Wooden floors are usually in the form of floorboards but can also be chipboard in more modern homes. Such floors are not the ideal surface to tile over for a number of reasons. They will flex when someone walks across them and also (especially in the case of floor boards) will expand and contract depending on the ambient temperature and humidity. But providing you are aware of the constraints of tiling over a wooden floor and prepare the substrate thoroughly, there is no reason why such a project cannot be done successfully and why it will not endure for many years to come without the tiles cracking or lifting. In fact, the preparation of a wooden floor for tiling is no more difficult than preparing any other substrate if you want to do a professional job.
The main point to remember is that you should never install tiles directly onto floorboards or chipboard (even the newer water-resistant chipboard).
First ensure you have the right equipment – the following items are always useful:
• Scoring Knife
• Flexible Tile Adhesive
• Flexible Tile Grout
• Tile Spacers
• Tile Cutter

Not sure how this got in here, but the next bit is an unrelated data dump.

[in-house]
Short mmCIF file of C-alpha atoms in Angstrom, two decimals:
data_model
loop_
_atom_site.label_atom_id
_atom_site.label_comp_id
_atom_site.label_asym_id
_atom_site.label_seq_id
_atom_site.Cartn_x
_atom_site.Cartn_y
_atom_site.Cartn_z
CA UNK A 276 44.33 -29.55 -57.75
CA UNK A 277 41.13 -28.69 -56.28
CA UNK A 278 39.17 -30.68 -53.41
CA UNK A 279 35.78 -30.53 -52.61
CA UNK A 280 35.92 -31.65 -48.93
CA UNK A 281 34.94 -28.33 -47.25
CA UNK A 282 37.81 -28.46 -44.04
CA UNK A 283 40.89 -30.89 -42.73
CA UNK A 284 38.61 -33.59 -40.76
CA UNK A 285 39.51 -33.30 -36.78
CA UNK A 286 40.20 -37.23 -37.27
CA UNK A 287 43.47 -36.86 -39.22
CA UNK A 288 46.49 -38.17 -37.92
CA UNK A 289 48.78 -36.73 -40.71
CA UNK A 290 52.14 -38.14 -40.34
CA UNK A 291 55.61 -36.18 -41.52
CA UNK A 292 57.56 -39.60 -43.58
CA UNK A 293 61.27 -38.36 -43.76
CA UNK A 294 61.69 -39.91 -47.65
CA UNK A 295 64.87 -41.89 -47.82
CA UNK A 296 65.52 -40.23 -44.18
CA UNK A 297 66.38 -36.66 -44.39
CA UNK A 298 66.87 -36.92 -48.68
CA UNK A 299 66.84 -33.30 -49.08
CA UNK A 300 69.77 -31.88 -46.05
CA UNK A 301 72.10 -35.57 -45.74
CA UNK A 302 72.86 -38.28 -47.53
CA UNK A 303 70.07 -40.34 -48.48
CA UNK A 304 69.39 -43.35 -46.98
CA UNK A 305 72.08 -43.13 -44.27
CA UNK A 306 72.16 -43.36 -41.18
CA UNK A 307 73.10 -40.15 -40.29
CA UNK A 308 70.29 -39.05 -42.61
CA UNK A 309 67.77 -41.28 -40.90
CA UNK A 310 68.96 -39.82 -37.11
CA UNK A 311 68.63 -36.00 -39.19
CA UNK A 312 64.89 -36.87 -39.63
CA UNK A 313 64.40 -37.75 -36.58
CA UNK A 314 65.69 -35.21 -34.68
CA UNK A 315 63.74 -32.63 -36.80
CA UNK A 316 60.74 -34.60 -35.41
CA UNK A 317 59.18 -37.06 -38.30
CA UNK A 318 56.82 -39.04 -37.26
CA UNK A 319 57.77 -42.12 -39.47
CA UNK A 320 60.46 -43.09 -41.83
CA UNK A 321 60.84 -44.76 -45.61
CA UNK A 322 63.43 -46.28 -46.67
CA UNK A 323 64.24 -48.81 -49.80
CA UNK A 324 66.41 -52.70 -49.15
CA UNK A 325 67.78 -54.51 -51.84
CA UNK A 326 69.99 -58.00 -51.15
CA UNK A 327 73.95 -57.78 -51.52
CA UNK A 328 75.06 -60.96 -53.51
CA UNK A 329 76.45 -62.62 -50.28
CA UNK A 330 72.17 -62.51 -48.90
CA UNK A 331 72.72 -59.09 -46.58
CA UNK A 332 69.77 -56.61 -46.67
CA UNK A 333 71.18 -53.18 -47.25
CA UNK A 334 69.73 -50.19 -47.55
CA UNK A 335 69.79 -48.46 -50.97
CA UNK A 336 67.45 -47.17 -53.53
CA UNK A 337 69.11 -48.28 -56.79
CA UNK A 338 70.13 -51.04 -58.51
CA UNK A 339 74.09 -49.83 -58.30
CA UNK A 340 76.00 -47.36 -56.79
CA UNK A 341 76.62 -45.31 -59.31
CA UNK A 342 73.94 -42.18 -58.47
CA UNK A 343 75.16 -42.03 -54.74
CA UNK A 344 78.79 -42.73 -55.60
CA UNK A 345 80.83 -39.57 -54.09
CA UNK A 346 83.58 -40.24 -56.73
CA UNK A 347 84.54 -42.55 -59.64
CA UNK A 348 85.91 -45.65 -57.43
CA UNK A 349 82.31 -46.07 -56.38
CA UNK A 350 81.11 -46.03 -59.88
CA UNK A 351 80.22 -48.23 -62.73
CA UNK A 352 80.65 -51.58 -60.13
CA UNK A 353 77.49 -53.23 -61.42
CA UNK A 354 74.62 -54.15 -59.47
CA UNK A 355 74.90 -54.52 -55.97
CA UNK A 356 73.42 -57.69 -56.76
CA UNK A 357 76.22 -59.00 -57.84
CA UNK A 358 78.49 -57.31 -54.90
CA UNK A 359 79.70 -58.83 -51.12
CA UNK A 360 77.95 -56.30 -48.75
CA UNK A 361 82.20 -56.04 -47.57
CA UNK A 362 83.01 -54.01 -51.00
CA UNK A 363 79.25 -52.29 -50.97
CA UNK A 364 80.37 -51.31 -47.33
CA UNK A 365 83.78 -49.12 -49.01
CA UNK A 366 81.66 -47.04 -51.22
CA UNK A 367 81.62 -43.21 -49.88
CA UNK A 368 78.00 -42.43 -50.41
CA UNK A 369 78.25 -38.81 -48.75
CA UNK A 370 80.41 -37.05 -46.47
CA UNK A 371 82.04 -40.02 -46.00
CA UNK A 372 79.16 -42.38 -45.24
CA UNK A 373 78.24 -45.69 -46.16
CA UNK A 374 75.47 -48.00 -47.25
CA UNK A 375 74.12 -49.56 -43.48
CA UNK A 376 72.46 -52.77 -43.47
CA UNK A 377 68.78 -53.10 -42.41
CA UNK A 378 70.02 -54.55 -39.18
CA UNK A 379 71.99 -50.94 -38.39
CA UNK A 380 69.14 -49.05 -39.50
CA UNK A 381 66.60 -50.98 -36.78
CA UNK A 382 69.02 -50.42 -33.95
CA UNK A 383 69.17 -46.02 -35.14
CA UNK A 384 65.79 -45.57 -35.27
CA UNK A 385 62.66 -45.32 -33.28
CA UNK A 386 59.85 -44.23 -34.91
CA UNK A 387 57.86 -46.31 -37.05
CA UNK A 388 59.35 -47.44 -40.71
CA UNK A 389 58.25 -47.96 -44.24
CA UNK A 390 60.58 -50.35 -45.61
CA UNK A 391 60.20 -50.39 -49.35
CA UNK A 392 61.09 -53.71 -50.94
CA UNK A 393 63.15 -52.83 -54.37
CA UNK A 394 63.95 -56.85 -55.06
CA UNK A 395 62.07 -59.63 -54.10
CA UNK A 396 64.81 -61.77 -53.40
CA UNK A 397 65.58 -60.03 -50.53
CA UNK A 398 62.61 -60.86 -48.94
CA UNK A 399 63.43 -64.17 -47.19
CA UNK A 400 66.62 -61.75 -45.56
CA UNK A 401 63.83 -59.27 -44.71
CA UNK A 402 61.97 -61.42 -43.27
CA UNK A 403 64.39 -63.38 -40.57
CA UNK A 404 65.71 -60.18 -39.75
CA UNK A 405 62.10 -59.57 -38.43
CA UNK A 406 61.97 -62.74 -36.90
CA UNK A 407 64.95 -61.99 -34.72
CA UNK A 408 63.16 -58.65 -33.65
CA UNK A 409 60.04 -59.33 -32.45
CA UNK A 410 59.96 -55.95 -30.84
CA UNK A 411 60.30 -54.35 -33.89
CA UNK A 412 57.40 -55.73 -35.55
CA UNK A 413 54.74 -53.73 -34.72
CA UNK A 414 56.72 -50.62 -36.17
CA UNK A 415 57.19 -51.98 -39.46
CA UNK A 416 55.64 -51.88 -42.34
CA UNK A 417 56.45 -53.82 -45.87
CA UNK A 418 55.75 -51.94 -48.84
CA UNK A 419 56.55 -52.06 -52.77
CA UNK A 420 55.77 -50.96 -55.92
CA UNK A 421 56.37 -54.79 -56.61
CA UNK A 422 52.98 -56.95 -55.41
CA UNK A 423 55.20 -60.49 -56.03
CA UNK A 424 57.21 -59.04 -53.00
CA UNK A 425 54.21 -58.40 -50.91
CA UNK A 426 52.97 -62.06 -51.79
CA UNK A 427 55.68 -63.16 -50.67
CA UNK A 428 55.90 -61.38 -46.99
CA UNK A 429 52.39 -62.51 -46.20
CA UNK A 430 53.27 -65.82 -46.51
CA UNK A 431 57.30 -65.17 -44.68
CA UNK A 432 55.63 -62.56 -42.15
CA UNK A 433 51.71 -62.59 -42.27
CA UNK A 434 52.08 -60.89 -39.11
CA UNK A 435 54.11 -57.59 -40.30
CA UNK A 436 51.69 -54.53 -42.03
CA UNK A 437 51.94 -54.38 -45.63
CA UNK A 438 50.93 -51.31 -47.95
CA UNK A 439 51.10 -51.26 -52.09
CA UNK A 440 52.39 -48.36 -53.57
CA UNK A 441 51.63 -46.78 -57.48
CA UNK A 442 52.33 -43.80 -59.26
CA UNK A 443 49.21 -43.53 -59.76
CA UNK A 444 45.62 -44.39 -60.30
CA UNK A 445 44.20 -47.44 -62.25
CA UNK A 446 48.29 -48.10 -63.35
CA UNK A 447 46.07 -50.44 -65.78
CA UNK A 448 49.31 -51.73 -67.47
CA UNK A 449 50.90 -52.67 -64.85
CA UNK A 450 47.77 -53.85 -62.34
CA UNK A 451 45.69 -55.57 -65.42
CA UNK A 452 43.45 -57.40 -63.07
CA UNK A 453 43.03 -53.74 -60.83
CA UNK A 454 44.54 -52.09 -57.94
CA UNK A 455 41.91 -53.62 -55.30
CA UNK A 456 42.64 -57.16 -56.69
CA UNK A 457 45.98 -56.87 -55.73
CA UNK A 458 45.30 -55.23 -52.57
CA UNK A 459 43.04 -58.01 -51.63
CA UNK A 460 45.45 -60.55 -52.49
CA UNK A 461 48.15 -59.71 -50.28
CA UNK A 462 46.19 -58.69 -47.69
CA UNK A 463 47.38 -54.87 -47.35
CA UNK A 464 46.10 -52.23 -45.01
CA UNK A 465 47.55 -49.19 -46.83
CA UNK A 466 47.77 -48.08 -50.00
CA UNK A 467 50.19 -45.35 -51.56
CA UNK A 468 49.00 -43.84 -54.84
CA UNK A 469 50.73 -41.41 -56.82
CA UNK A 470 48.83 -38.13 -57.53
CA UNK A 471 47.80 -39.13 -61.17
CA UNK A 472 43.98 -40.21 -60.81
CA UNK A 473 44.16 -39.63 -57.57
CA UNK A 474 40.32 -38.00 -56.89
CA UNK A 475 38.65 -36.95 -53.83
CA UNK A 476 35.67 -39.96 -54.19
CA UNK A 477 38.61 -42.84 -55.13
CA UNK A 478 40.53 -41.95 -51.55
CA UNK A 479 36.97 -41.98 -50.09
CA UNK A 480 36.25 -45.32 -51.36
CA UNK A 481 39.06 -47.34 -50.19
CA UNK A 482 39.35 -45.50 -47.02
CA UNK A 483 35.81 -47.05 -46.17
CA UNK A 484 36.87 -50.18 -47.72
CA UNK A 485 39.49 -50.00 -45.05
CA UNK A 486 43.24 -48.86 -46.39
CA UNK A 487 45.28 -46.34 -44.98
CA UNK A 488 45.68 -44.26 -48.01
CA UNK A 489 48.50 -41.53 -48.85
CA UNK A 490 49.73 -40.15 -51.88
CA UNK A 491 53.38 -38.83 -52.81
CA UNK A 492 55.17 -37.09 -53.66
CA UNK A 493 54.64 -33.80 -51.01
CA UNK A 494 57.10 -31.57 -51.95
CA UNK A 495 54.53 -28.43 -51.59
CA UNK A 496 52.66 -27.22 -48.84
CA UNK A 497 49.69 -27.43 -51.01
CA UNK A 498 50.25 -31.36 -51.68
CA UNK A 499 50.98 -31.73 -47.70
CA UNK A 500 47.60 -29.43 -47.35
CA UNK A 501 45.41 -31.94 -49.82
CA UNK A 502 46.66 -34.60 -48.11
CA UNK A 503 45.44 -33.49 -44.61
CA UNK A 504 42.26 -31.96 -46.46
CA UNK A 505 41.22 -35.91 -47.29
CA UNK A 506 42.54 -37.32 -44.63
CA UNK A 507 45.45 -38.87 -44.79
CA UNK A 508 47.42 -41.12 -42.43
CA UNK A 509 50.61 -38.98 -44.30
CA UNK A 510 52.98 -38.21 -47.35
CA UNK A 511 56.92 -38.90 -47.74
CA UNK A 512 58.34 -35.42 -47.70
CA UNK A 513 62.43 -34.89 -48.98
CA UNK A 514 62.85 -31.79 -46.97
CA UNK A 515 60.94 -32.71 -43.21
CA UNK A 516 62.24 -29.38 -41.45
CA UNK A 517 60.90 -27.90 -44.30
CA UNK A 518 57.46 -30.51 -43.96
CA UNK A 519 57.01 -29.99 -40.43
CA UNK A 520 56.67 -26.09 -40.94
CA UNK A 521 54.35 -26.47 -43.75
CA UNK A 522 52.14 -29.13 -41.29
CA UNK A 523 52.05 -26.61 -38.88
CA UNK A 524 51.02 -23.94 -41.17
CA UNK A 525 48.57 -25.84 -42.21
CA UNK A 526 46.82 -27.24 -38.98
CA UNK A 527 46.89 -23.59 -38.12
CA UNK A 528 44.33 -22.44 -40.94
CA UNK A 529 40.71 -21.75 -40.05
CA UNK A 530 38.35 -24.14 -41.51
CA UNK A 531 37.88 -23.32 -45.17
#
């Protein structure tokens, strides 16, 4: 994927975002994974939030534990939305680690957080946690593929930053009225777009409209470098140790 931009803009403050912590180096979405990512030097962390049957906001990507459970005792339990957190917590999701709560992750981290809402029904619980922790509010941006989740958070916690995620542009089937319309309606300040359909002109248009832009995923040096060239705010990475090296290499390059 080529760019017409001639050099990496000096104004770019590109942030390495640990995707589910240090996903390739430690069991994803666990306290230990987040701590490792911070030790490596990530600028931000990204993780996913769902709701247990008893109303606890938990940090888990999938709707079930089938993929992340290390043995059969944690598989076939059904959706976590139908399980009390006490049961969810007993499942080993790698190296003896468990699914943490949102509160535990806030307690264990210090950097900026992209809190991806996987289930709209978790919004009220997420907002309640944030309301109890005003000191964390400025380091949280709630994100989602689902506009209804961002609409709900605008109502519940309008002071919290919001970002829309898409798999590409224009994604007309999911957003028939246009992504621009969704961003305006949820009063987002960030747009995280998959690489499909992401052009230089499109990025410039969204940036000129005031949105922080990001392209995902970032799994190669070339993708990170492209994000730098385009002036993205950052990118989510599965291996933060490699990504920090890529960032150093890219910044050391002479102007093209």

• Small Saw
• Countersunk screws
So, first check for any loose boards and screw them into the joists – you should be able to gauge where the joists are because the existing nails or screws will usually run across the boards in a straight line corresponding to the location of the joists. Now you will need to lay a more robust layer over the wooden floor that will protect the tiles from the movement of the wooden substrate. The ideal surface for this is a 6mm tile backer board, which is a stable, waterproof board. Traditionally, 12mm marine plywood boards have been used for this purpose but tile backer board is now less expensive, and easier to cut and fit. But check out the costs of the different boards available in your area before making a decision. The method is the same for both types of board.
Tile backer board can be initially attached to the wooden floor with a good high-grab adhesive – always pressing down firmly to make sure the board has stuck to the floor, but should them be screwed into the floorboards with countersunk screws so that they are flush with the board. (Note, if you are using plywood then you should also screw into the joists.) Each tile backer board should be glued to the next one along the adjoining edge and this layer should be given added strength by layer the boards in a brick-type arrangement so the joints are staggered.
Tile backer boards can be easily cut to size by scoring and snapping in the same way that ceramic tiles can be cut. A small saw can be used to shape the board around pipes or other obstacles.
Once the floor is covered, apply a suitable primer and fix your tiles using a flexible adhesive and flexible grout for added protection against any movement of the substrate. If you have used a plywood base then you will need to fix the tiles with a 2 part adhesive – ask your tile supplier to recommend the best type of adhesive to use.